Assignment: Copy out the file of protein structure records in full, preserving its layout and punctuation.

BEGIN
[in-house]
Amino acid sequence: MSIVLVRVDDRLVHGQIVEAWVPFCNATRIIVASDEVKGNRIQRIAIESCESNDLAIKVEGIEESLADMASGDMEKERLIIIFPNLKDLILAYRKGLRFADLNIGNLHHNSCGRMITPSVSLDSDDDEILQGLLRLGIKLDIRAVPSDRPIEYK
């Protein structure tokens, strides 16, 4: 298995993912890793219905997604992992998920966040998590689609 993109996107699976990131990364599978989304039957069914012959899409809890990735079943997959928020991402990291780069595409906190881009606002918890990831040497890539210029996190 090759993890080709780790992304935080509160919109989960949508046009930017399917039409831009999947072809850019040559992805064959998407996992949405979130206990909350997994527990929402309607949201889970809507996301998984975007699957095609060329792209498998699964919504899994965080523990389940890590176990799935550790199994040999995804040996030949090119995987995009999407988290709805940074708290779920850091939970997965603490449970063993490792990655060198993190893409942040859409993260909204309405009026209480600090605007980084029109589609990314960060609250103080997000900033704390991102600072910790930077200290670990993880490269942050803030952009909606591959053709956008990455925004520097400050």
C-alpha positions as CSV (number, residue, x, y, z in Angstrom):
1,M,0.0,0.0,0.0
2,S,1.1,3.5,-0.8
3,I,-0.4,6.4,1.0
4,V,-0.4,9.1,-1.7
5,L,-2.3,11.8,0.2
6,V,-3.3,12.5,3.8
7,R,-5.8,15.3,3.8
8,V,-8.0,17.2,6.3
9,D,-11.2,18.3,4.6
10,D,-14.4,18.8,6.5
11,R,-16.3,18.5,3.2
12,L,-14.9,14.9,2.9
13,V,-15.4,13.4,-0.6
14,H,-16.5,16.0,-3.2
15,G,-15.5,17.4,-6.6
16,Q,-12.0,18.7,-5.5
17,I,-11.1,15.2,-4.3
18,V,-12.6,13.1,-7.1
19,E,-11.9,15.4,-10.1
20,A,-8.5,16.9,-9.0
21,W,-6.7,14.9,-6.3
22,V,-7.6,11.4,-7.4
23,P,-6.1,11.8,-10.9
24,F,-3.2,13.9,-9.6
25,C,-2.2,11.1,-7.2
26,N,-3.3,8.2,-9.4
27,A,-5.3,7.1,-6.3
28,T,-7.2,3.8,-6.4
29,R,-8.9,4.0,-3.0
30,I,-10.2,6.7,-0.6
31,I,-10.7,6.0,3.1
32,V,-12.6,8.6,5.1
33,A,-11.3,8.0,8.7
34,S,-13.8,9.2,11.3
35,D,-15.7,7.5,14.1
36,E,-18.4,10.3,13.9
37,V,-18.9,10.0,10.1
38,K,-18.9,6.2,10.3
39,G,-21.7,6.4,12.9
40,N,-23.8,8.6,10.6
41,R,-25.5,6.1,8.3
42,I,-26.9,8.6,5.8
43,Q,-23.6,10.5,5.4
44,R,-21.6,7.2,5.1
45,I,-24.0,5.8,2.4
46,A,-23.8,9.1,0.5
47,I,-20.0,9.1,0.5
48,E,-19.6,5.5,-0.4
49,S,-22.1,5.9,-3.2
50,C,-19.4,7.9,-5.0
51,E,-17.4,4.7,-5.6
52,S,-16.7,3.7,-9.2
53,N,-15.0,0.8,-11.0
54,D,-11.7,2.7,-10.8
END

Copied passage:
[in-house]
Amino acid sequence: MSIVLVRVDDRLVHGQIVEAWVPFCNATRIIVASDEVKGNRIQRIAIESCESNDLAIKVEGIEESLADMASGDMEKERLIIIFPNLKDLILAYRKGLRFADLNIGNLHHNSCGRMITPSVSLDSDDDEILQGLLRLGIKLDIRAVPSDRPIEYK
């Protein structure tokens, strides 16, 4: 298995993912890793219905997604992992998920966040998590689609 993109996107699976990131990364599978989304039957069914012959899409809890990735079943997959928020991402990291780069595409906190881009606002918890990831040497890539210029996190 090759993890080709780790992304935080509160919109989960949508046009930017399917039409831009999947072809850019040559992805064959998407996992949405979130206990909350997994527990929402309607949201889970809507996301998984975007699957095609060329792209498998699964919504899994965080523990389940890590176990799935550790199994040999995804040996030949090119995987995009999407988290709805940074708290779920850091939970997965603490449970063993490792990655060198993190893409942040859409993260909204309405009026209480600090605007980084029109589609990314960060609250103080997000900033704390991102600072910790930077200290670990993880490269942050803030952009909606591959053709956008990455925004520097400050």
C-alpha positions as CSV (number, residue, x, y, z in Angstrom):
1,M,0.0,0.0,0.0
2,S,1.1,3.5,-0.8
3,I,-0.4,6.4,1.0
4,V,-0.4,9.1,-1.7
5,L,-2.3,11.8,0.2
6,V,-3.3,12.5,3.8
7,R,-5.8,15.3,3.8
8,V,-8.0,17.2,6.3
9,D,-11.2,18.3,4.6
10,D,-14.4,18.8,6.5
11,R,-16.3,18.5,3.2
12,L,-14.9,14.9,2.9
13,V,-15.4,13.4,-0.6
14,H,-16.5,16.0,-3.2
15,G,-15.5,17.4,-6.6
16,Q,-12.0,18.7,-5.5
17,I,-11.1,15.2,-4.3
18,V,-12.6,13.1,-7.1
19,E,-11.9,15.4,-10.1
20,A,-8.5,16.9,-9.0
21,W,-6.7,14.9,-6.3
22,V,-7.6,11.4,-7.4
23,P,-6.1,11.8,-10.9
24,F,-3.2,13.9,-9.6
25,C,-2.2,11.1,-7.2
26,N,-3.3,8.2,-9.4
27,A,-5.3,7.1,-6.3
28,T,-7.2,3.8,-6.4
29,R,-8.9,4.0,-3.0
30,I,-10.2,6.7,-0.6
31,I,-10.7,6.0,3.1
32,V,-12.6,8.6,5.1
33,A,-11.3,8.0,8.7
34,S,-13.8,9.2,11.3
35,D,-15.7,7.5,14.1
36,E,-18.4,10.3,13.9
37,V,-18.9,10.0,10.1
38,K,-18.9,6.2,10.3
39,G,-21.7,6.4,12.9
40,N,-23.8,8.6,10.6
41,R,-25.5,6.1,8.3
42,I,-26.9,8.6,5.8
43,Q,-23.6,10.5,5.4
44,R,-21.6,7.2,5.1
45,I,-24.0,5.8,2.4
46,A,-23.8,9.1,0.5
47,I,-20.0,9.1,0.5
48,E,-19.6,5.5,-0.4
49,S,-22.1,5.9,-3.2
50,C,-19.4,7.9,-5.0
51,E,-17.4,4.7,-5.6
52,S,-16.7,3.7,-9.2
53,N,-15.0,0.8,-11.0
54,D,-11.7,2.7,-10.8